While the social media giant Facebook it still recovering from the Cambridge Analytica scandal, a new confidential document has revealed that Facebook is sharing private data of its users without their consent to over 100 telecom companies.
The confidential Facebook document was reviewed by The Intercept, saying that Facebook used this data to help operators and phone makers push target based advertising. Facebook is also collecting data from its Android and iOS apps and from Instagram. The Intercept also claimed Facebook of collecting technical data of smartphones, cellular and Wi-Fi networks used by it users, social groups and interests via a tool called ‘Actionable Insights.’
From this data, a third-party vendor could learn about patterns of users' daily life.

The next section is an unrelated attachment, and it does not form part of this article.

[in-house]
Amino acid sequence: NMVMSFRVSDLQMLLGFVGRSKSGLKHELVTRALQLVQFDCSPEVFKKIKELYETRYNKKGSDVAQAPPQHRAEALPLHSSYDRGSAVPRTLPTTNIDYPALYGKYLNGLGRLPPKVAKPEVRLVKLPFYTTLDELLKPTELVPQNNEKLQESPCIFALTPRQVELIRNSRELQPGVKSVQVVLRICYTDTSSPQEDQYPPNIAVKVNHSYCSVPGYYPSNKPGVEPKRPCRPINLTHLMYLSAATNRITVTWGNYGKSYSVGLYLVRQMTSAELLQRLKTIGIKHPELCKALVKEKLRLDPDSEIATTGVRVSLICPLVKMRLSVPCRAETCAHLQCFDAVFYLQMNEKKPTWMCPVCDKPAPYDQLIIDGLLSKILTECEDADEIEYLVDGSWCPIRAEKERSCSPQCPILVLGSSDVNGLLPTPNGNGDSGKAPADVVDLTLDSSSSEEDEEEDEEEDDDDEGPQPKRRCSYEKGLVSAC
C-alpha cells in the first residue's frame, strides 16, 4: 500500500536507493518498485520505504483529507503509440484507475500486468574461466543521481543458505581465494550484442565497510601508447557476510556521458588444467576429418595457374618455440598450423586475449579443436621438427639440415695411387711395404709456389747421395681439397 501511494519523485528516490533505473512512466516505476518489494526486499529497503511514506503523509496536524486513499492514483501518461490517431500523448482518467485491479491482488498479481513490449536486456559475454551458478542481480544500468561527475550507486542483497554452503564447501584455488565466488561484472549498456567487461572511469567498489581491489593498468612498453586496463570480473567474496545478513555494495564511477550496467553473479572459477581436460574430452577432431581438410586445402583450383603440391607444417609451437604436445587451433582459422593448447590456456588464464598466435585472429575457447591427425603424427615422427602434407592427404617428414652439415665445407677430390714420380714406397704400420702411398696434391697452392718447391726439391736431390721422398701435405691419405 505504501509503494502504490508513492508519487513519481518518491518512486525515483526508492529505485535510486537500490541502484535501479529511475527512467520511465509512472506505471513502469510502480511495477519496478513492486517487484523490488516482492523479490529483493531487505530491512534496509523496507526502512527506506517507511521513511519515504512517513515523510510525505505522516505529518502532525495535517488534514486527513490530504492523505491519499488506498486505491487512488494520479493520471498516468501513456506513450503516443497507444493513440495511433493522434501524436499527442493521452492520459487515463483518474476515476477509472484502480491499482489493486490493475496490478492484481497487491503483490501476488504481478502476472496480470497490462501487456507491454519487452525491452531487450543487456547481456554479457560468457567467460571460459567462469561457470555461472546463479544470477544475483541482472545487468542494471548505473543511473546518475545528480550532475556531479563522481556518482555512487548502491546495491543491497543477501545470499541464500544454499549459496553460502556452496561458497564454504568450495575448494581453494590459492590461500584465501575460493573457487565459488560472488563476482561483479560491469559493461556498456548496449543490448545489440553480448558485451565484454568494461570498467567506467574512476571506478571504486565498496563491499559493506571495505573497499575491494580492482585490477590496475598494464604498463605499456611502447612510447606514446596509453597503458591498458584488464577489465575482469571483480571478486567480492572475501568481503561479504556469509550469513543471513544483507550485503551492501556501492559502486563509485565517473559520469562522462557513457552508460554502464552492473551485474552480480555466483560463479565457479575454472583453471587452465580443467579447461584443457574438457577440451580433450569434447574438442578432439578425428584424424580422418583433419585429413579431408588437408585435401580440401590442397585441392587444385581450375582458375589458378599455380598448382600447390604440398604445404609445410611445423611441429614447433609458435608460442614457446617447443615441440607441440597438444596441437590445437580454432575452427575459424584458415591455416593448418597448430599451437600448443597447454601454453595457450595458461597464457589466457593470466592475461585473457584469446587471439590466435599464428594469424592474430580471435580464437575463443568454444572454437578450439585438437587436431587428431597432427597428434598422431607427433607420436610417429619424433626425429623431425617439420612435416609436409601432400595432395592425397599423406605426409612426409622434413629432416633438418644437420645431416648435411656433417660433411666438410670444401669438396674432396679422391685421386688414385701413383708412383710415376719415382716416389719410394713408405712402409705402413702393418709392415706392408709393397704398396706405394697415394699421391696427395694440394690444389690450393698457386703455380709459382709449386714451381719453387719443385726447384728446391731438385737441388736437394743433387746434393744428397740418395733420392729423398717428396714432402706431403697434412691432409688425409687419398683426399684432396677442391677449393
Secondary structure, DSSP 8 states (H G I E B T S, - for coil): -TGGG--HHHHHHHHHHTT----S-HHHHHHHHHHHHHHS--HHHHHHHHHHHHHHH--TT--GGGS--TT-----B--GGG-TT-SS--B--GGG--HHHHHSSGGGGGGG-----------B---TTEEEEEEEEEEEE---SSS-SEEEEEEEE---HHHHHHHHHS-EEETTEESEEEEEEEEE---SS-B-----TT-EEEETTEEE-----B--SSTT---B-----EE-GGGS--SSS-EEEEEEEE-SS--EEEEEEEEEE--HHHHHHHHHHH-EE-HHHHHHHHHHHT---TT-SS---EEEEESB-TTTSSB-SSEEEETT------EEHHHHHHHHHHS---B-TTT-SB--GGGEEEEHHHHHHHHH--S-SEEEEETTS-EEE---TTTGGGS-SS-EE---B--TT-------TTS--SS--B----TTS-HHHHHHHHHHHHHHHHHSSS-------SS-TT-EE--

‘We do not, nor have we ever, rated people's credit worthiness for Actionable Insights or across ads, and Facebook does not use people's credit information in how we show ads,’ the company said in a statement earlier.
The telecom companies use this data to assess themselves against competitors, the number of customers won and lost and for targeted advertising, the repot claimed.
Last year, Facebook introduced ‘Actionable Insights’ tool that addresses the issue of weak cellular data connections.
The news comes soon after personal data of millions of influencers was exposed on Instagram and was traced back to Mumbai-based social media marketing firm Chtrbox.